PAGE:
One-Newspaper Town: 'Continued Growth'? Really?

This week the state's largest newspaper celebrated its first birthday. The headline was sunny: "Star-Advertiser forecasts continued growth."

Just like Civil Beat, the Honolulu Star-Advertiser is a private company so it doesn't have to report its revenues. But it does have to tell its advertisers the size of its audience.

In May, it reported to the Audit Bureau of Circulations that its circulation for the six-month period ending March 31 was 119,186 daily and 132,281 on Sundays, lower than the numbers used in its story. (The story says its average circulation is 124,000 daily and 139,000 Sunday.)

Given that the paper touts its "continued growth," I thought it might be worth comparing what it says about its circulation today with what we know from the past.

Pacific Business News helpfully reported recently that the Honolulu Advertiser, the clearly dominant paper before the Star-Bulletin purchased it, said its circulation for the same period ending March 31, 2008 was 140,331 daily and 159,276 Sunday.

In calculating trends, let's not consider any circulation for the Honolulu Star-Bulletin, the weaker of the two local papers when there were still two, and one whose circulation numbers weren't audited.1

The decline in daily circulation over the past three years would be 15 percent. As for Sunday, the decline would be 17 percent.

Readership in Decline?

As for readership, the story is the same.

The Star-Advertiser's story quotes its senior vice president for marketing as saying the newspaper "is read by more than a half-million Oahu adults every week."

But the Advertiser's 2006 media kit, still available online, shows that total readership that year was more than 700,000. The readership decline, again without taking into account the Star-Bulletin, is somewhere in the neighborhood of 25-30 percent.

Look, this isn't out of the ordinary for the newspaper industry. It's been a tough five years for newspapers. I'm living proof of that. The paper where I was editor and publisher shut down in 2009 because of economic woes.

Dennis Francis, the Star-Advertiser's publisher, says, "The argument that newspapers are old media and that they are dying is overblown."

I hope he's right. But the circulation and readership declines we're seeing right here in Honolulu, despite the Star-Advertiser's print monopoly on Oahu, is typical of what's happening across the country.

Revenues Bucking National Trend?

Newspaper have been suffering severe revenue declines nationally.

Alan Mutter writes one of the most respected blogs on the economics of the industry. In a recent post, he wrote:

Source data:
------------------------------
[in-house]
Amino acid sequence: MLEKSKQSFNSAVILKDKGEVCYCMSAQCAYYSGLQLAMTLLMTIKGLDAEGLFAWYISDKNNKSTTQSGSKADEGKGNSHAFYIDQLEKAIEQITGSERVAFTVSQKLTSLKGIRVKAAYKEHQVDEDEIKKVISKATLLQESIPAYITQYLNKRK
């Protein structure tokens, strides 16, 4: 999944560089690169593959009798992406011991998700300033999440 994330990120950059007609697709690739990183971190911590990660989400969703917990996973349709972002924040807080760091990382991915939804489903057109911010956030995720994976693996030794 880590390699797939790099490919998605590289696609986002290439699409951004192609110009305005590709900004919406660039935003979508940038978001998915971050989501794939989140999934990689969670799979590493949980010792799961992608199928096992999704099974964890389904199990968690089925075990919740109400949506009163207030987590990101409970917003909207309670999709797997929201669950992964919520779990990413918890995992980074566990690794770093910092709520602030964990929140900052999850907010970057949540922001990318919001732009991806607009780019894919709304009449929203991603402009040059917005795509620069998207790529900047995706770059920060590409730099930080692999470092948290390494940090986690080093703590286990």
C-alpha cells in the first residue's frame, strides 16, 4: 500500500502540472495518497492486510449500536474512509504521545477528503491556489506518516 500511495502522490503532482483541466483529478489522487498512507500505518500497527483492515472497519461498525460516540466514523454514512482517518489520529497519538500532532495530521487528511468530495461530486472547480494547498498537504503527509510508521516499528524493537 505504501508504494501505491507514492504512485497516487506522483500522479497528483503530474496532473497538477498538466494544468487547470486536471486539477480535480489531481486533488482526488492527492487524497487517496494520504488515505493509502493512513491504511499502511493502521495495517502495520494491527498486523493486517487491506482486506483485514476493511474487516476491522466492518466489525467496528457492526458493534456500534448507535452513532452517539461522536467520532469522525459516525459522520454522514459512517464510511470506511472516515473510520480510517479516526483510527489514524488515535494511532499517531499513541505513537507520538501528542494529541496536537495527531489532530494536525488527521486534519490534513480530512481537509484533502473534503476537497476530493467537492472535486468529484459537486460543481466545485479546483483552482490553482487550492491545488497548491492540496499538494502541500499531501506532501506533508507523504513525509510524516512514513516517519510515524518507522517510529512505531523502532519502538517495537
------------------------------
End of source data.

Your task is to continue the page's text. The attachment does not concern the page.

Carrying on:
Newspapers now appear to be entering the sixth year of an unprecedented collapse that has vaporized half of their principal revenues since 2006.

Mutter went on to say that "industry ad sales in all categories in the first period of 2011 were exactly half of the $11.1 billion in consolidated ad sales achieved by newspapers in the first quarter of 2006."

I don't have access to the Star-Advertiser's revenue figures, but the paper reports that they're projected to increase 3-4 percent next year.

That's interesting given what blogger Ian Lind reported about the paper's labor negotiations. He produced an informative account on the paper's birthday.

Business may be good, as Francis indicates, but Lind reported the concessions the paper was seeking, including a 30 percent cut in paid holidays and a 50 percent cut in annual sick leave, along with raises totaling 7.5 percent over the next five years.

Not so good for employees. But at least they still have jobs.

Editorial Pages Contracting?

Finally, one more quick Fact Check.

A year ago, Francis welcomed people to the new newspaper on its first day in a full-page letter. He stated: "We also have expanded our editorial pages to offer more of your opinions and letters."

It's not clear what he was saying they had expanded from, because the Star-Bulletin and Advertiser had different editorial pages. But his initiative was one that I praised as I reviewed the paper in its early days:

"One of the best things the Star-Advertiser has done is add a third editorial page. And it has a commentary section on Saturday, which the old Advertiser didn't. So there's an admirable commitment there."

In its first week, the Star-Advertiser published a three-page "Views & Voices" section Monday through Friday, two pages on Saturday and six on Sunday — a total of 23 pages.

In the most recent week before the paper's first birthday, it published 20 pages, a 13 percent decline.

It's understandable that the Star-Advertiser would want to paint the best picture of its first year. Any business, including Civil Beat, would do the same.

But it's also important that the numbers add up. In this case, at least from this vantage point, they don't.



  1. The calculations of circulation and readership decline are conservative. By comparing the Star-Advertiser just with the Honolulu Advertiser, I leave out any circulation or readership of the Honolulu Star-Bulletin. It's a given that the total, unduplicated circulation and readership of the two publications would have been higher than that of the Advertiser alone, which would mean greater declines.  

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